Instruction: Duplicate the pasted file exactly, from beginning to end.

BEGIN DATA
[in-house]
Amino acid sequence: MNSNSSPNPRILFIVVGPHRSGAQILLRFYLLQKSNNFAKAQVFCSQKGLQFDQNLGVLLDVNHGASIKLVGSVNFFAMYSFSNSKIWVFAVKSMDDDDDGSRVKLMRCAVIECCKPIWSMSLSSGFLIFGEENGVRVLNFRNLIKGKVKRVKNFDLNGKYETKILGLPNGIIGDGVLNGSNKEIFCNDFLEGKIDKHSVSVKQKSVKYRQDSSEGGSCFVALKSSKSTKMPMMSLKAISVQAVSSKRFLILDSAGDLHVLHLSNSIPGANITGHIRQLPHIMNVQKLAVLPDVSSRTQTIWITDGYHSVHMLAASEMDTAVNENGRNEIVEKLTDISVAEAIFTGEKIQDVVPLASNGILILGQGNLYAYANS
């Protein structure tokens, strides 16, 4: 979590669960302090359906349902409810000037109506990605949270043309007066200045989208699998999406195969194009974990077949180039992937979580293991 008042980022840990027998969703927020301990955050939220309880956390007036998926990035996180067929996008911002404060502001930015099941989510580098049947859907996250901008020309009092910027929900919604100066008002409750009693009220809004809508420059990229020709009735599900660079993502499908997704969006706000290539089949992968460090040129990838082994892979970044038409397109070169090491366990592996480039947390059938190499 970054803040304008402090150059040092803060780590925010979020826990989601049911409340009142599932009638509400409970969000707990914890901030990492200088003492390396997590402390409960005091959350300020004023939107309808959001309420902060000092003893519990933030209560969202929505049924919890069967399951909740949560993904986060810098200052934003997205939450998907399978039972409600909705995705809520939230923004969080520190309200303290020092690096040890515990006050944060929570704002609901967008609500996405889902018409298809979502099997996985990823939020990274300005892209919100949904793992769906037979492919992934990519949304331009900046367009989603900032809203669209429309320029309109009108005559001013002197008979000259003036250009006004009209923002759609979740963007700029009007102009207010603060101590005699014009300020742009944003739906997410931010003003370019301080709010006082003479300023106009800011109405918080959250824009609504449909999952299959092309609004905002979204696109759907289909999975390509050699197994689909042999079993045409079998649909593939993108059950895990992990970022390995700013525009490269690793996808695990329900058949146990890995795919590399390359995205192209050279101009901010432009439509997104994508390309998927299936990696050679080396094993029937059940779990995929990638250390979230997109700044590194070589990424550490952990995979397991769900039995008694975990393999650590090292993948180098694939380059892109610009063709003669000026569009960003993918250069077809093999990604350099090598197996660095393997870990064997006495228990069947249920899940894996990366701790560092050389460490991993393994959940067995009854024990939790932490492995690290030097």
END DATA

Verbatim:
[in-house]
Amino acid sequence: MNSNSSPNPRILFIVVGPHRSGAQILLRFYLLQKSNNFAKAQVFCSQKGLQFDQNLGVLLDVNHGASIKLVGSVNFFAMYSFSNSKIWVFAVKSMDDDDDGSRVKLMRCAVIECCKPIWSMSLSSGFLIFGEENGVRVLNFRNLIKGKVKRVKNFDLNGKYETKILGLPNGIIGDGVLNGSNKEIFCNDFLEGKIDKHSVSVKQKSVKYRQDSSEGGSCFVALKSSKSTKMPMMSLKAISVQAVSSKRFLILDSAGDLHVLHLSNSIPGANITGHIRQLPHIMNVQKLAVLPDVSSRTQTIWITDGYHSVHMLAASEMDTAVNENGRNEIVEKLTDISVAEAIFTGEKIQDVVPLASNGILILGQGNLYAYANS
């Protein structure tokens, strides 16, 4: 979590669960302090359906349902409810000037109506990605949270043309007066200045989208699998999406195969194009974990077949180039992937979580293991 008042980022840990027998969703927020301990955050939220309880956390007036998926990035996180067929996008911002404060502001930015099941989510580098049947859907996250901008020309009092910027929900919604100066008002409750009693009220809004809508420059990229020709009735599900660079993502499908997704969006706000290539089949992968460090040129990838082994892979970044038409397109070169090491366990592996480039947390059938190499 970054803040304008402090150059040092803060780590925010979020826990989601049911409340009142599932009638509400409970969000707990914890901030990492200088003492390396997590402390409960005091959350300020004023939107309808959001309420902060000092003893519990933030209560969202929505049924919890069967399951909740949560993904986060810098200052934003997205939450998907399978039972409600909705995705809520939230923004969080520190309200303290020092690096040890515990006050944060929570704002609901967008609500996405889902018409298809979502099997996985990823939020990274300005892209919100949904793992769906037979492919992934990519949304331009900046367009989603900032809203669209429309320029309109009108005559001013002197008979000259003036250009006004009209923002759609979740963007700029009007102009207010603060101590005699014009300020742009944003739906997410931010003003370019301080709010006082003479300023106009800011109405918080959250824009609504449909999952299959092309609004905002979204696109759907289909999975390509050699197994689909042999079993045409079998649909593939993108059950895990992990970022390995700013525009490269690793996808695990329900058949146990890995795919590399390359995205192209050279101009901010432009439509997104994508390309998927299936990696050679080396094993029937059940779990995929990638250390979230997109700044590194070589990424550490952990995979397991769900039995008694975990393999650590090292993948180098694939380059892109610009063709003669000026569009960003993918250069077809093999990604350099090598197996660095393997870990064997006495228990069947249920899940894996990366701790560092050389460490991993393994959940067995009854024990939790932490492995690290030097």